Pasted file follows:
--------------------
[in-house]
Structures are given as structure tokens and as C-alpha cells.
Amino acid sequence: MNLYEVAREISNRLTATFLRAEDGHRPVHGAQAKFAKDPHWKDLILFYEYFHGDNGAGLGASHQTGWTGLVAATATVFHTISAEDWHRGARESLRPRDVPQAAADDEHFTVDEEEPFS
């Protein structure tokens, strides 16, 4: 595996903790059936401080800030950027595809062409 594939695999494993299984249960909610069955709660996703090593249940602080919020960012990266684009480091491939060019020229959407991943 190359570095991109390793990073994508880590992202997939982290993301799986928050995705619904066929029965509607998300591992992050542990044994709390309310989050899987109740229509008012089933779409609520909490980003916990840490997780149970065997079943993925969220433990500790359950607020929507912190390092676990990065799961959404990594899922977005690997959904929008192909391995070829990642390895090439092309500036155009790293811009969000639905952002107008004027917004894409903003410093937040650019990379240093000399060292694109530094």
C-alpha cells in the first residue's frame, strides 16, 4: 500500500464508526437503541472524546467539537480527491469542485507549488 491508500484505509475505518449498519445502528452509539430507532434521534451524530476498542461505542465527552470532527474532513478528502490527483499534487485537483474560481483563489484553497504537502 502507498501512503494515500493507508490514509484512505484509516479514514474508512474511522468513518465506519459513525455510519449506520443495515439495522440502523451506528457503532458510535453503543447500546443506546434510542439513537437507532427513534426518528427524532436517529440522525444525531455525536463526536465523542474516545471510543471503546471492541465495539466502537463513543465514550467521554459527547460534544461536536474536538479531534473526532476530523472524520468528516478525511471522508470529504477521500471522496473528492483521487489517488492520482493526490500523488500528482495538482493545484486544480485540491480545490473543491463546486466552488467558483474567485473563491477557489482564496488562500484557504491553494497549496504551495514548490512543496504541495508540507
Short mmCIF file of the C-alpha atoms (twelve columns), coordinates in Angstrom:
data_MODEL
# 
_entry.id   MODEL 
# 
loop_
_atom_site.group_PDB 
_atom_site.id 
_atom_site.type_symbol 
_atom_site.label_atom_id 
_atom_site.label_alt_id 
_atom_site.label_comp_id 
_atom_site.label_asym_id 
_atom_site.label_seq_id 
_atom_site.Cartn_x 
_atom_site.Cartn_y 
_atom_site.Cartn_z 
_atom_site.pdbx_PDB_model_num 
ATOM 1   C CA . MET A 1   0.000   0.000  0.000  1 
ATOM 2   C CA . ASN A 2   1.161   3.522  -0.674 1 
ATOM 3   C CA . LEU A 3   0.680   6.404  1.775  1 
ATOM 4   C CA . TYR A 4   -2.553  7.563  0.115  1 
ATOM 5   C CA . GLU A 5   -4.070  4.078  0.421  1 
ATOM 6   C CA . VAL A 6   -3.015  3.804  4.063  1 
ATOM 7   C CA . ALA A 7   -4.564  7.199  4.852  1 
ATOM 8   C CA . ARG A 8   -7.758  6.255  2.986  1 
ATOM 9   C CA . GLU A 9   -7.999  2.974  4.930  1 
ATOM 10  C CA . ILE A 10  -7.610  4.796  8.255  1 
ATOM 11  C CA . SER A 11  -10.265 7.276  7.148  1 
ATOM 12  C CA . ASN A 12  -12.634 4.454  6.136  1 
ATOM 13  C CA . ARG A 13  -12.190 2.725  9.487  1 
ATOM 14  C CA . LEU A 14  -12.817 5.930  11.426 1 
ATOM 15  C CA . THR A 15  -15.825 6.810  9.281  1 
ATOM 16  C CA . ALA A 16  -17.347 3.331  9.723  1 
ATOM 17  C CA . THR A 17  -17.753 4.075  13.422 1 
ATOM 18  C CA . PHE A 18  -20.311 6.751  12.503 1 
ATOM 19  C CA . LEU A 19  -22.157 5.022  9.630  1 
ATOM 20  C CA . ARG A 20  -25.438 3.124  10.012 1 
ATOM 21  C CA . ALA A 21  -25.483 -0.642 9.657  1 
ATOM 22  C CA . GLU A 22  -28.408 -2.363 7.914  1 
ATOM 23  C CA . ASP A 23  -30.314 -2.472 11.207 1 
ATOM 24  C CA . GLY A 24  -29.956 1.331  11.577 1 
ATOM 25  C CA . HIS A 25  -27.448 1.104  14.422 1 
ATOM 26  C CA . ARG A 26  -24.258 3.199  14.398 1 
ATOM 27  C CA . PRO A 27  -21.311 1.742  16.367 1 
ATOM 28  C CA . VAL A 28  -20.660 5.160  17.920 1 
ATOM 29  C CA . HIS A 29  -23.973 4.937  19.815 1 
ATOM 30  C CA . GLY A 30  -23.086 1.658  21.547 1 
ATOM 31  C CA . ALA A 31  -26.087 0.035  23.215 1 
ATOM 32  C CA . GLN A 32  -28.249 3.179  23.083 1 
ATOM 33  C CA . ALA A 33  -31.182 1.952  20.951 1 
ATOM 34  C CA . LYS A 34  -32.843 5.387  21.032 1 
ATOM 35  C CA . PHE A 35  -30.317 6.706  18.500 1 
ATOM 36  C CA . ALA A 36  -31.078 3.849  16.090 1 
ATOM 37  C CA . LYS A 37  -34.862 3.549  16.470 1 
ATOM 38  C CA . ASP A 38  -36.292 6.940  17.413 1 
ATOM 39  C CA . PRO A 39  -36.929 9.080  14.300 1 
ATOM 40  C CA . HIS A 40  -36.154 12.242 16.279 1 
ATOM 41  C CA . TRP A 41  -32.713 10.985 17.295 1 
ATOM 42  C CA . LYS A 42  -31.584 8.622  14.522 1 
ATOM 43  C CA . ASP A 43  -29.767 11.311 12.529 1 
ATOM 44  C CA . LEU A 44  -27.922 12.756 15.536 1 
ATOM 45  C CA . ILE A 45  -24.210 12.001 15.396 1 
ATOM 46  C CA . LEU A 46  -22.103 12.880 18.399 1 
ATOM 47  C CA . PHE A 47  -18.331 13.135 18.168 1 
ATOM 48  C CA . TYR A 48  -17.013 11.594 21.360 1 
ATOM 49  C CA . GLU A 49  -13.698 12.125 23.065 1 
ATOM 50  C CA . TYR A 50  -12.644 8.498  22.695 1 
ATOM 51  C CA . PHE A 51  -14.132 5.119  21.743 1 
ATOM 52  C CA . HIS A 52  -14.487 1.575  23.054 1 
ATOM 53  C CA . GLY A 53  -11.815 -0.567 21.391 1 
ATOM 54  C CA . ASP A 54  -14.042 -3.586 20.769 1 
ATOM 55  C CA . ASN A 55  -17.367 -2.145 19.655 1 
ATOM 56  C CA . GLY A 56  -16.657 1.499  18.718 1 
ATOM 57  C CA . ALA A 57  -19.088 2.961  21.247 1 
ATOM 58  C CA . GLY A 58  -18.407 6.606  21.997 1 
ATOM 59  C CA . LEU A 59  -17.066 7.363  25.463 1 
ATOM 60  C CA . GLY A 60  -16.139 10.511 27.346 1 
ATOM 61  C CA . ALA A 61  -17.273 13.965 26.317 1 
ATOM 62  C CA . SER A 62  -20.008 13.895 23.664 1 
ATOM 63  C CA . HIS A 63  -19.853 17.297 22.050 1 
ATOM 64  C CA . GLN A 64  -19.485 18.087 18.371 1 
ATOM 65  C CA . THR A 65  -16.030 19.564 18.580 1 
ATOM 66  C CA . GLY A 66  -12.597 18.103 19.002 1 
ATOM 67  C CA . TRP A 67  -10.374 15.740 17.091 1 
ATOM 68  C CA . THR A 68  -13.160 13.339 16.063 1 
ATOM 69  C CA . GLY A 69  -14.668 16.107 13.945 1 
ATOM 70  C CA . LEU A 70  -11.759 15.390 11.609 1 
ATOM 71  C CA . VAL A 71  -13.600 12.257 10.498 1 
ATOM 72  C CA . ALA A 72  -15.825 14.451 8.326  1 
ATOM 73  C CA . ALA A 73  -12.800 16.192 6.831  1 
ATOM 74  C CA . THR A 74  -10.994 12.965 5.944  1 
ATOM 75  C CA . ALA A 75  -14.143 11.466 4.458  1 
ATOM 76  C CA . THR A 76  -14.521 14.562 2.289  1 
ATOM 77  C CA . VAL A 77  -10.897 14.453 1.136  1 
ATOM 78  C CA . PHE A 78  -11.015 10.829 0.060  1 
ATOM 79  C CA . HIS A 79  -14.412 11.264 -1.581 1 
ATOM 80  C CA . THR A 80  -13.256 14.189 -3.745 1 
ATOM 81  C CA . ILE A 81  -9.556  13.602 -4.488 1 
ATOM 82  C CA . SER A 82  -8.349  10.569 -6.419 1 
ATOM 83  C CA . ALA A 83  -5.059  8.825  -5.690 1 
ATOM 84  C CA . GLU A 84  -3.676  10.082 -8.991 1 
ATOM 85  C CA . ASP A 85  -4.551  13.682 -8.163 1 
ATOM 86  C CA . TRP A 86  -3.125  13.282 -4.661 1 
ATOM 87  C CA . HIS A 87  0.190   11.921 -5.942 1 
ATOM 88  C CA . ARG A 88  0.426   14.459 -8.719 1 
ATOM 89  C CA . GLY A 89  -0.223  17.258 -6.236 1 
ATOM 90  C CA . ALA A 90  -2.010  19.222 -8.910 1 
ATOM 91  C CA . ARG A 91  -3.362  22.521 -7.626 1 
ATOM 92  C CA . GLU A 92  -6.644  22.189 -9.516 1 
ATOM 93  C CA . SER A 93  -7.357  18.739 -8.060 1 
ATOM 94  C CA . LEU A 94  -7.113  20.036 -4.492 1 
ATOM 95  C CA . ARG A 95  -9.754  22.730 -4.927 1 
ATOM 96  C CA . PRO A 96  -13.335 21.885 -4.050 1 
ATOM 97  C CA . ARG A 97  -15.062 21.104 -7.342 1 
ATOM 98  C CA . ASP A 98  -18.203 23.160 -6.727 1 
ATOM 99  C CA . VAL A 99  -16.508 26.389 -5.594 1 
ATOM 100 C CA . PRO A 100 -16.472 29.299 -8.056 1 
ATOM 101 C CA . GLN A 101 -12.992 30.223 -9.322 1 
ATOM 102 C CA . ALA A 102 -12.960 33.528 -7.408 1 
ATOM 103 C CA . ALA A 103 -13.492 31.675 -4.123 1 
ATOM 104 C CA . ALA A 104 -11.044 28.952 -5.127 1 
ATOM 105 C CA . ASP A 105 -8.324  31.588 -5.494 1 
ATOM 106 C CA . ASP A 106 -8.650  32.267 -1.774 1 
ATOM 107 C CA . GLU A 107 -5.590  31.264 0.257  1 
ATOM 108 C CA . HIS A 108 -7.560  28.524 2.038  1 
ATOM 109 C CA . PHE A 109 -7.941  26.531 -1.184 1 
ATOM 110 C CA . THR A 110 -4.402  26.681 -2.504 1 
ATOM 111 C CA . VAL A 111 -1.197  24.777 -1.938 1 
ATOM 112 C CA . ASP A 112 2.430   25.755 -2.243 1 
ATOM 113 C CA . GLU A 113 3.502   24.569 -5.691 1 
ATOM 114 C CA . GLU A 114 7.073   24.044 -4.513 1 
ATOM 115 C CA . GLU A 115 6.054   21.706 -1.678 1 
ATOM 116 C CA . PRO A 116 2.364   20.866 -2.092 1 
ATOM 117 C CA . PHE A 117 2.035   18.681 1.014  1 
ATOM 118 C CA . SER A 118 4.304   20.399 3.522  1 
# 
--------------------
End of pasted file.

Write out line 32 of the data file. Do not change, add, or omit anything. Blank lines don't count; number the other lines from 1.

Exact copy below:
ATOM 9   C CA . GLU A 9   -7.999  2.974  4.930  1 